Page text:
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‘State-owned banks have more money but cannot lend enough’

  • Published at 10:20 pm January 28th, 2019
Pubali Bank Managing Director Abdul Halim
Courtesy

In an exclusive interview with Dhaka Tribune's Mehedi Hasan, Pubali Bank Ltd’s Managing Director and CEO Md Abdul Halim Chowdhury, talks about the bank’s vision, financial inclusion, challenges and possibilities for the country’s banking sector, as well as other issues

Abdul Halim Chowdhury joined Pubali Bank Ltd as a principal officer in 1988. During his tenure there, he has served in several positions, such as head of different corporate branches, general manager of credit division, deputy managing director and more.

He has been serving the bank as managing director and CEO since December 2014.


How do you assess Pubali Bank?

Pubali Bank is the first bank of the Bengalis. It initially commenced operations as Eastern Mercantile Bank Ltd, helmed by Bengali entrepreneurs in 1959. We can proudly say that our bank had a role to play in the War of Liberation, as during that period, Bangabandhu Sheikh Mujibur Rahman had asked us to keep the tax money in our bank. We did the clearing work.

After Bangladesh’s independence, the bank was renamed Pubali Bank in 1972, according to the policy of the erstwhile government. Due to changes in the political scenario, it was denationalized in 1983 as a private bank and renamed once more as Pubali Bank Ltd.

The bank’s performance slumped since, incurring losses for a lengthy period of time. After 1994, the bank turned around financially and has not look back ever since. This year, our operating profit was more than Tk1,000 crore.

The quality of our manpower is the best in the banking sector, as the recruitment process is very transparent. 85% of our officers are less than 40 years of age.

Currently, we are the largest private commercial bank having 473 branches and also the largest real time centralized online banking network.

What challenges is the banking sector currently facing?

Non-performing loan management and compliance are the main challenges in our country’s banking sector. The board of directors of many banks should not interfere over their management to sanction loans. Fortunately for us, our board does not interfere in our decisions.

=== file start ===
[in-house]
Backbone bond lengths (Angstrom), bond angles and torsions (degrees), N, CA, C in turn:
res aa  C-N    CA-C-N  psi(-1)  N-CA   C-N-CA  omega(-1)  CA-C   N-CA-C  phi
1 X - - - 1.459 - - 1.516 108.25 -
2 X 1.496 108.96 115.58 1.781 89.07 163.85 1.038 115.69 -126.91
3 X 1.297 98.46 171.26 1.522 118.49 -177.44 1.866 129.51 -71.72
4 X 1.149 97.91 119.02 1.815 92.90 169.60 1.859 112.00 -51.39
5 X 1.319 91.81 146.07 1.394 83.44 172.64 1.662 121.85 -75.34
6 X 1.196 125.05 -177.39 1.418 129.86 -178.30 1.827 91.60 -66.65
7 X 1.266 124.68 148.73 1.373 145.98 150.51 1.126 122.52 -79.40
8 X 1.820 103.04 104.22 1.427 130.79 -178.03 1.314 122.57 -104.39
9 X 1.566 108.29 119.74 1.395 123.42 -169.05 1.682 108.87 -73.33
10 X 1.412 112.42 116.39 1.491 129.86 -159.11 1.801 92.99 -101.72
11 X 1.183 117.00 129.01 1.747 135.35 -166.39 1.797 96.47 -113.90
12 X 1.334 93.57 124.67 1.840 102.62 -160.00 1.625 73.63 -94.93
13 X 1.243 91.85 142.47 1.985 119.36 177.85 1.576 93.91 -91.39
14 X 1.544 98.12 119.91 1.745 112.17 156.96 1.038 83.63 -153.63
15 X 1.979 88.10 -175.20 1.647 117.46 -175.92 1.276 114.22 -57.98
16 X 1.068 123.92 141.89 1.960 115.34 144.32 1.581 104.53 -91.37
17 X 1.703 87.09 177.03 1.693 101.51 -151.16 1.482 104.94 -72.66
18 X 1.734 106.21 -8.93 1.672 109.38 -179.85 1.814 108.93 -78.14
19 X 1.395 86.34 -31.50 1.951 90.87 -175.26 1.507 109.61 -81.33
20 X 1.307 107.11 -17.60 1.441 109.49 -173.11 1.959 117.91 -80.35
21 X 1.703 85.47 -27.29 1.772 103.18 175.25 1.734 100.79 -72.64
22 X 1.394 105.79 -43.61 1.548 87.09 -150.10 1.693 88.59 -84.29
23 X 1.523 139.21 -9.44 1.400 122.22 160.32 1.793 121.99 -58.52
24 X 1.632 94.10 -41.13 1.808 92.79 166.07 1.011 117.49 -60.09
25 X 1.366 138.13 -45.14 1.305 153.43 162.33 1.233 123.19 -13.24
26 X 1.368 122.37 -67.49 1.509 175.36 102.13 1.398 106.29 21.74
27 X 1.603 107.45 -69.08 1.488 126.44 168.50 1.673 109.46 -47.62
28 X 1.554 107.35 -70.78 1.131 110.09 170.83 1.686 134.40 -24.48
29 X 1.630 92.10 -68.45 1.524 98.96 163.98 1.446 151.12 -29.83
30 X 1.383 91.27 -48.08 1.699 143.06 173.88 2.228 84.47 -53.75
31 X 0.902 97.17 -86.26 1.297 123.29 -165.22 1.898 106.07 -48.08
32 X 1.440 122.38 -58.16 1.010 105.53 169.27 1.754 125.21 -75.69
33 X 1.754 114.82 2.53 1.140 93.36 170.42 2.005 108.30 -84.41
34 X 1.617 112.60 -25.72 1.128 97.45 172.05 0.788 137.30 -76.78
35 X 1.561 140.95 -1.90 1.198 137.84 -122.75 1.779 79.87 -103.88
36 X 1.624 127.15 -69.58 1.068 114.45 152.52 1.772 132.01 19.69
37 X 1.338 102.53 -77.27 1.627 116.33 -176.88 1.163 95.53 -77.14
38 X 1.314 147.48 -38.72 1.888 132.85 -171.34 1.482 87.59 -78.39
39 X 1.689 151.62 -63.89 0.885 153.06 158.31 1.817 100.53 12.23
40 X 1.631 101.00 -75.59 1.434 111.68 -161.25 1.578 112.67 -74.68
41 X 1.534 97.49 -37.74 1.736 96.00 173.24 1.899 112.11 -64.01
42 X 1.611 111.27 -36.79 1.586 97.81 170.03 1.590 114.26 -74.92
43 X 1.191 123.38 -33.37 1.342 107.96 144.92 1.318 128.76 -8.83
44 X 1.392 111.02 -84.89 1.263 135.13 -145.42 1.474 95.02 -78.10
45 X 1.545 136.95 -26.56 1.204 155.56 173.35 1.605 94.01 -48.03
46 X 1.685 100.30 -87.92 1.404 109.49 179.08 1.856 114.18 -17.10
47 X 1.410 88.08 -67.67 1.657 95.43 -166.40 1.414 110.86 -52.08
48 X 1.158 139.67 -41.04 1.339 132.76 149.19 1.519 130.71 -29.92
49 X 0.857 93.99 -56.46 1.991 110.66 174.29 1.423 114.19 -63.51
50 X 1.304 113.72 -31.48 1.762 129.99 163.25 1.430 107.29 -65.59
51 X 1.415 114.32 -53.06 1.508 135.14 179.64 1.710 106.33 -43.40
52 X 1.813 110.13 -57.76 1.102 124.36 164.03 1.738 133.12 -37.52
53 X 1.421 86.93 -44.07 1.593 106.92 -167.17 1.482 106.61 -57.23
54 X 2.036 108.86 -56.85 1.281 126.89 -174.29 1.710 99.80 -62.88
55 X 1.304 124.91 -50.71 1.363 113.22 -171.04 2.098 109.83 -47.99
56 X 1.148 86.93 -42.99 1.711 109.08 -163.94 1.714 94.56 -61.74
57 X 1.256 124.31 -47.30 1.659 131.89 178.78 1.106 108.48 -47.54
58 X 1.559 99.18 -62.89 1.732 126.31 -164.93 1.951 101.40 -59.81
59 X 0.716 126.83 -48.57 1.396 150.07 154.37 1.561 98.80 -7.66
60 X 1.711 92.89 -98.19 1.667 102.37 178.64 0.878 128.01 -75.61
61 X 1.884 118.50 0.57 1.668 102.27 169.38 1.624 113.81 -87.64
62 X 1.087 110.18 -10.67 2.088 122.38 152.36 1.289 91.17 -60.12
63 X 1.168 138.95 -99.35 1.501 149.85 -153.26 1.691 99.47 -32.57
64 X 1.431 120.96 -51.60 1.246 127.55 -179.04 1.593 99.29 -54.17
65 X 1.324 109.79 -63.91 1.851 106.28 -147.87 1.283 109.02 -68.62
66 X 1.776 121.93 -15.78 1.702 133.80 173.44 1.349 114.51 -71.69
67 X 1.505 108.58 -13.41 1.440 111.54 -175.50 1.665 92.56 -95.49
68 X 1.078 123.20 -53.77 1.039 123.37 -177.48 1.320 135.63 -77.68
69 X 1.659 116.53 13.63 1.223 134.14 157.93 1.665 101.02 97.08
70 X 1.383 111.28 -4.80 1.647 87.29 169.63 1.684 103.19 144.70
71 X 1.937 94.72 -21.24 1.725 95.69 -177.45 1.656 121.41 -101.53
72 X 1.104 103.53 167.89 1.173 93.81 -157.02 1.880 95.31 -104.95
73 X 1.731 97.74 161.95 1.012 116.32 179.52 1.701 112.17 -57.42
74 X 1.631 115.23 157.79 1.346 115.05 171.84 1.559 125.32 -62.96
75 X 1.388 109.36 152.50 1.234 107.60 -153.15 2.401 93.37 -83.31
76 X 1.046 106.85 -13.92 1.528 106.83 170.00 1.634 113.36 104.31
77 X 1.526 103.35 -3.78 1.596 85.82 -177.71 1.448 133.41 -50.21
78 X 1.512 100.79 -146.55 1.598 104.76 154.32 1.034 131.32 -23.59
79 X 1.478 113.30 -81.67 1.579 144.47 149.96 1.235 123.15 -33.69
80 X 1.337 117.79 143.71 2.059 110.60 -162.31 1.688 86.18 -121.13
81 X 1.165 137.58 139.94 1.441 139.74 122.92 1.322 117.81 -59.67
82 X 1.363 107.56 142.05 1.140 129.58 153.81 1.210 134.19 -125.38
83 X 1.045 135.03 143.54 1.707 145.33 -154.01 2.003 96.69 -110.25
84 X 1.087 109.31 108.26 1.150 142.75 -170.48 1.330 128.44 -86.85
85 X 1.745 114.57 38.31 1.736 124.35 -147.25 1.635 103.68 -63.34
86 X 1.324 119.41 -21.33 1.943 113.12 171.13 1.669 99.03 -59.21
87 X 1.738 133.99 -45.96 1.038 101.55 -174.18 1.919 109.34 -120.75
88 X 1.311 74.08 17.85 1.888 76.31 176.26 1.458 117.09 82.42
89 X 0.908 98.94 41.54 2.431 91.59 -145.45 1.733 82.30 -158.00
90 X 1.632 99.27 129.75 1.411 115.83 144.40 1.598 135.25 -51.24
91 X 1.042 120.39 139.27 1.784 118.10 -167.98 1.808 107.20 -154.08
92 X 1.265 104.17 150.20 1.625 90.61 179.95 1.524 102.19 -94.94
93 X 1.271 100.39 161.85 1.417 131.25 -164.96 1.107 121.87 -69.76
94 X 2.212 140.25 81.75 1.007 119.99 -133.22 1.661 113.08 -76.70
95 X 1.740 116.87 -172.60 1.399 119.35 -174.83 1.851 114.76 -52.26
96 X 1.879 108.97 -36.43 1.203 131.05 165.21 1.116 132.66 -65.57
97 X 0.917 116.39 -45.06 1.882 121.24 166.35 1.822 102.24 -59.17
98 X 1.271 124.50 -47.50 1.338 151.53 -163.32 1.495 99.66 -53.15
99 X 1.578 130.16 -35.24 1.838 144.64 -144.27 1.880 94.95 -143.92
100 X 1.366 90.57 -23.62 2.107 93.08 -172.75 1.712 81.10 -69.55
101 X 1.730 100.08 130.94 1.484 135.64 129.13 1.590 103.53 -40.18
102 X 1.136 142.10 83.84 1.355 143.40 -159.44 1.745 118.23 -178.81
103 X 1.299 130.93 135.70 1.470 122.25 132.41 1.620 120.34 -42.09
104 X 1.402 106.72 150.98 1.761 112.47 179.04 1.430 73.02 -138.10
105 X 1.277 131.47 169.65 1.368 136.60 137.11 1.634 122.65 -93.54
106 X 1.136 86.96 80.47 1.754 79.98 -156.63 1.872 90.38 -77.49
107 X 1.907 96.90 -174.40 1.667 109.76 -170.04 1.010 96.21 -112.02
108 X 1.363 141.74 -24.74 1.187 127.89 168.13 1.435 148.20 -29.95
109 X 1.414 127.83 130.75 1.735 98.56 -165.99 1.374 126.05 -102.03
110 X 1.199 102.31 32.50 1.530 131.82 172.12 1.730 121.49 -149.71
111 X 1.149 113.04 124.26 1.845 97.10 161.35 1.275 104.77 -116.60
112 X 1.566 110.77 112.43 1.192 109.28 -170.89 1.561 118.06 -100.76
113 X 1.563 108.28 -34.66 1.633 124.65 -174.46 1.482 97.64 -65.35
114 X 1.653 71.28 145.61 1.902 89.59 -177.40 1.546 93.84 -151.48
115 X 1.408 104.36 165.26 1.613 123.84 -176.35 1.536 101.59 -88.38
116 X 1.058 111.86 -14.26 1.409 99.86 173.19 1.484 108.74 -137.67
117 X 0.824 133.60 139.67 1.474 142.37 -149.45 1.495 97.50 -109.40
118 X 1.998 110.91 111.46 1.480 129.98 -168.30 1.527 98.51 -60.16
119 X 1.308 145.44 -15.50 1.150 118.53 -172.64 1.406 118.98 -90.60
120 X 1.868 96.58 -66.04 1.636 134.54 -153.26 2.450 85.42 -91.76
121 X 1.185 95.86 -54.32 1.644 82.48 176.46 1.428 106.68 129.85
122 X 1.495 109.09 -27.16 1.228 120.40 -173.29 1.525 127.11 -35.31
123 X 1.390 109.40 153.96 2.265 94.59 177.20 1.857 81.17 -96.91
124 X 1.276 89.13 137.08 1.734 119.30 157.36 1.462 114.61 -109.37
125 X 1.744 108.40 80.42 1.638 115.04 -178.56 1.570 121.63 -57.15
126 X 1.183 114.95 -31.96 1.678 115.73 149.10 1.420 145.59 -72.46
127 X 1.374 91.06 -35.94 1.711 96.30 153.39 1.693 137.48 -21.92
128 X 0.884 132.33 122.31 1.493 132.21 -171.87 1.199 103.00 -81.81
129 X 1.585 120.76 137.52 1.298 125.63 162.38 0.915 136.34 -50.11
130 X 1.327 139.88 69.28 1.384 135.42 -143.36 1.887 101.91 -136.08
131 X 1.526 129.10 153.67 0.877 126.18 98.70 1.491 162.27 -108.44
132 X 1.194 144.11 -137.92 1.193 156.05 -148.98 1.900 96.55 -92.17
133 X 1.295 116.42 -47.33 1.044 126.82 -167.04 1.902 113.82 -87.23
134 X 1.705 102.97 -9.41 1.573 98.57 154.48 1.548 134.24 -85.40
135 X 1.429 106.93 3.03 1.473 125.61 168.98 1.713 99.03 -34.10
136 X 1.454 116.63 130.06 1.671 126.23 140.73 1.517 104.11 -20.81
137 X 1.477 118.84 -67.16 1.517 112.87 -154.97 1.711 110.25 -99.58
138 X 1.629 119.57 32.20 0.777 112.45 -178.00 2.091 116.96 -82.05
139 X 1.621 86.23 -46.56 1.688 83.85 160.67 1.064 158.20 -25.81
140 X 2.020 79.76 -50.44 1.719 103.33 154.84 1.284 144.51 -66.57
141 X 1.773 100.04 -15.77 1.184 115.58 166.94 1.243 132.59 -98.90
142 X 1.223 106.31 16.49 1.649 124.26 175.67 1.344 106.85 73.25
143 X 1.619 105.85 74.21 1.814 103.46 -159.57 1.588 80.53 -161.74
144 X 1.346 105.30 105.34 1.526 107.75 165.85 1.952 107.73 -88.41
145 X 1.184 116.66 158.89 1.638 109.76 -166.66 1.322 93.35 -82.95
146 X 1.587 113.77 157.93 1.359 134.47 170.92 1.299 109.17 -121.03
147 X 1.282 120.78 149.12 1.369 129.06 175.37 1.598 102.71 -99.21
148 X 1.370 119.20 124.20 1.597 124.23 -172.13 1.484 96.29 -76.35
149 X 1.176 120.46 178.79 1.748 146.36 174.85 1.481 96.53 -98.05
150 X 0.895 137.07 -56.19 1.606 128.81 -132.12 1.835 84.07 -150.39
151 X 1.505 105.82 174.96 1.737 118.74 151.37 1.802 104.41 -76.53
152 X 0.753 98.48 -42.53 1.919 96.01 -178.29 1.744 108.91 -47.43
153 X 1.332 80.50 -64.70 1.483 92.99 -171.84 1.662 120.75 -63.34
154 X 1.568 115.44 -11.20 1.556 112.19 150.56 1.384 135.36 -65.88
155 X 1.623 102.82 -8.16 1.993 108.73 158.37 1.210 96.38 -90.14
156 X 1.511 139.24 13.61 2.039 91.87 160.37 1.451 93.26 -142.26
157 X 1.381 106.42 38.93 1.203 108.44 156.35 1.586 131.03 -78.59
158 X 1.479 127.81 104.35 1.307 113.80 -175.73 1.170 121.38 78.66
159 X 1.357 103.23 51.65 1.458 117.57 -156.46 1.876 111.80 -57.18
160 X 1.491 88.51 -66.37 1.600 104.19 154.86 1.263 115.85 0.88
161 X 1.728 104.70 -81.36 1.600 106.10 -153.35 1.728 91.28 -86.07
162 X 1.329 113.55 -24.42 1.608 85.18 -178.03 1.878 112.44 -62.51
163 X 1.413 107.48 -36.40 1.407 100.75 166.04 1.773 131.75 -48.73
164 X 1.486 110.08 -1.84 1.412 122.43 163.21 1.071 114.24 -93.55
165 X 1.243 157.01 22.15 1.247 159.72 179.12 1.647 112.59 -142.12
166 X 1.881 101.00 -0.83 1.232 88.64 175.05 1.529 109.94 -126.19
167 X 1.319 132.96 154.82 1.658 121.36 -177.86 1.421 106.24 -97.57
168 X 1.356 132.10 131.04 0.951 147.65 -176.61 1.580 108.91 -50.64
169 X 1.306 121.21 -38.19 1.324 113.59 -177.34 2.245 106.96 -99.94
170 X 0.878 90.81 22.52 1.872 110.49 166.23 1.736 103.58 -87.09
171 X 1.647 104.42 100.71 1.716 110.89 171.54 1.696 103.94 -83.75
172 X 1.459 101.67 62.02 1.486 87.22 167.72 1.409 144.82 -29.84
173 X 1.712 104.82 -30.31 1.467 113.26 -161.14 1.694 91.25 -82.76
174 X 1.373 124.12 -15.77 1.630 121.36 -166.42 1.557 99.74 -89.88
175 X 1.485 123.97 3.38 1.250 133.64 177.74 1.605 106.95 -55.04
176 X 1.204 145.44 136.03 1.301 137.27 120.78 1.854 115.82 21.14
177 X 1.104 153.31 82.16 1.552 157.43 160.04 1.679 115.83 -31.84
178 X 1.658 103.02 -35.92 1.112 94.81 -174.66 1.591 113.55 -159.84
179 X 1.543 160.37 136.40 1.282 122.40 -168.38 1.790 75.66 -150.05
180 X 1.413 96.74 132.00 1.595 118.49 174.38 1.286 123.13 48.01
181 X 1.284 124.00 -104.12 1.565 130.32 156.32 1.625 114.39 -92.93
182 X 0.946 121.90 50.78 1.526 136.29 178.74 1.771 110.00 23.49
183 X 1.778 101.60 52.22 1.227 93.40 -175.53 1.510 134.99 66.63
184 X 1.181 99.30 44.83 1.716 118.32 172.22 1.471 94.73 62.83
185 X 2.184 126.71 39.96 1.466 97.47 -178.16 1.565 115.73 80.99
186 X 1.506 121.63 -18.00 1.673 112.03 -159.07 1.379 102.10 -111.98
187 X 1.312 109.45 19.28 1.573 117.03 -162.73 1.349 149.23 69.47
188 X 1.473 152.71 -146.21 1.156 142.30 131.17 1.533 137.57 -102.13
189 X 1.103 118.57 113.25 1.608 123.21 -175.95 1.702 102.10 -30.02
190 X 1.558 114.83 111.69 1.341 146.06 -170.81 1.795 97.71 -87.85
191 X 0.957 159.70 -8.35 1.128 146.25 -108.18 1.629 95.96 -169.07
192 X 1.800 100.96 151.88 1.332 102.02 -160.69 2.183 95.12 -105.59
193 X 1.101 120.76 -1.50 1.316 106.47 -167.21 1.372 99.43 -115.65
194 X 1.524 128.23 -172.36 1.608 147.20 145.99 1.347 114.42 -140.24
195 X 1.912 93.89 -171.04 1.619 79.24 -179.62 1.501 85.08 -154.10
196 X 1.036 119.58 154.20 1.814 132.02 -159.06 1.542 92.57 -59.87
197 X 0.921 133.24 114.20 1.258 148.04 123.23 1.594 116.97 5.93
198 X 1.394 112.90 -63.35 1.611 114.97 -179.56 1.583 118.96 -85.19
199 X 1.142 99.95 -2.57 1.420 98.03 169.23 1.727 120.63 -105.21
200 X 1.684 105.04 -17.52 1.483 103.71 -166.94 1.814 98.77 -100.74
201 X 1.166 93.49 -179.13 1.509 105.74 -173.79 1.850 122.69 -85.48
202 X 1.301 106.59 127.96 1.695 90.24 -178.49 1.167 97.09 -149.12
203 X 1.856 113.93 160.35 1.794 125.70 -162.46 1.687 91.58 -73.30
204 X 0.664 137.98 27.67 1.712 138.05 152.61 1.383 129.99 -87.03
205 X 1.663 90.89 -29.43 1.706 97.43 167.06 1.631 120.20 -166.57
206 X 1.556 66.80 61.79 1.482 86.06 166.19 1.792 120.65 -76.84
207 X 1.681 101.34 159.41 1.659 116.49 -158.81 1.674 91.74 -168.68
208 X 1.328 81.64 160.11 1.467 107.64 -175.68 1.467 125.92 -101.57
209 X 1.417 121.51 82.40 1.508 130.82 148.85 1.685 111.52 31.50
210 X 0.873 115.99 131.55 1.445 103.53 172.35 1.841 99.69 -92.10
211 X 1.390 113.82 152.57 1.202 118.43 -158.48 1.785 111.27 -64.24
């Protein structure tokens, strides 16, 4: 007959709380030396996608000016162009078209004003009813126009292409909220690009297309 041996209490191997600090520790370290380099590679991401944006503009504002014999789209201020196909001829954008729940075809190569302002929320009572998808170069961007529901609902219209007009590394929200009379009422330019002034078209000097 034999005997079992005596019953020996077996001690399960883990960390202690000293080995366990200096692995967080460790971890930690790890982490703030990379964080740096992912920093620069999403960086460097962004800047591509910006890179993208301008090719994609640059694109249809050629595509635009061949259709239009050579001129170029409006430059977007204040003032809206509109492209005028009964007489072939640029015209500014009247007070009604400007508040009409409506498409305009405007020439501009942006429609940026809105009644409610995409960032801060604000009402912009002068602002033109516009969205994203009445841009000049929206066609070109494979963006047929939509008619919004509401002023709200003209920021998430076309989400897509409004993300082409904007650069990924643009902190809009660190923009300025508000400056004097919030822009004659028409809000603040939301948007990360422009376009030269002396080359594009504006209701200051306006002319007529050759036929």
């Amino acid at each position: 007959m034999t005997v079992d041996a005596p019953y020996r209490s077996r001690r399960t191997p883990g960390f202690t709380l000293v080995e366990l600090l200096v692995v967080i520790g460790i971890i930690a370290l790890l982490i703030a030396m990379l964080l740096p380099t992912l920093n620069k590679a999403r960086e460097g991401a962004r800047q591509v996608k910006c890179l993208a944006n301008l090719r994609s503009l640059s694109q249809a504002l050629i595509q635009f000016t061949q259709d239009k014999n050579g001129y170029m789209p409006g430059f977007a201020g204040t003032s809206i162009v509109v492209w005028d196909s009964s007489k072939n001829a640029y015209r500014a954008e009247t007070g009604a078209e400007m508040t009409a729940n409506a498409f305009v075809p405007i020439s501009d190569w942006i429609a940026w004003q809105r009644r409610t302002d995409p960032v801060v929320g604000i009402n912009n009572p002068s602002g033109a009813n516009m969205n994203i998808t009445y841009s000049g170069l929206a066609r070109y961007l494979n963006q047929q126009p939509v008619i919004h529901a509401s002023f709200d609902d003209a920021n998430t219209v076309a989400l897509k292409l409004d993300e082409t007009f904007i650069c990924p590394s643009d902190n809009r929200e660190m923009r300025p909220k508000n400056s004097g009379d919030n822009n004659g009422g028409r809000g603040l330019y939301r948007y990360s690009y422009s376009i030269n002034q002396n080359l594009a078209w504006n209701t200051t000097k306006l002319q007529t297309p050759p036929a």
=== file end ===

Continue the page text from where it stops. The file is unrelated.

As more investment is needed in the industrial sector, banks will need more money to finance such projects. This is another big challenge. The emphasis will be on offshore banking to acquire foreign investment.

What do you want to achieve in 2019?

We want to focus on NPL management. Our classified loans are below 5%. This year, we will try to reduce it even further, complying with the rules and regulations set by Bangladesh Bank.

NPL has reached a peak of Tk1 lakh crore in 2018. How can we curb it and possibly recover them?

The amount will come down in the October-December quarter of 2018-19FY. Banks are now more aware about default loans.

Bankers must learn from the past. Many businessmen in Chittagong have been defaulting due to business losses. But there are some people who default on purpose. Bankers should be careful about them.

What are the challenges in finding quality borrowers?

There are adequate highly educated entrepreneurs coming into business. The challenge lies in identifying them from our end. We have to focus on small and medium entrepreneurs.

How can the sector’s cash flow increase, in wake of the recent liquidity crisis?

Some banks have opened aggressive LC’s (letter of credit), often beyond their capacities. As a result, banks have to buy dollars from external sources. Although the crisis is over, there is a slight mismatch between public and private banks. The state-owned banks have more money but they cannot lend enough. On the other hand, private banks have more opportunity to lend, but they do not have the money. Thankfully, Finance Minister AHM Mustafa Kamal is very keen about reforming the banking sector.

What are the challenges in bringing interest rates down to single digits?

Lending rates are coming down gradually, but some debt products are not being brought down to 9%. Bringing them to 9% is difficult, thanks to high deposit rates.

Unethical competition between banks also causes interest rates to spike. As a result, the new generation banks are in the centre of this problem.

Do you think Bangladesh needs more banks, keeping the size of our economy in mind?

Many people still cannot avail banking services. Here, instead of new banks, booth banking can play an important role. Additionally, if the mergers and acquisitions (M&A) regulation is amended, then weaker banks can merge with stronger banks as well.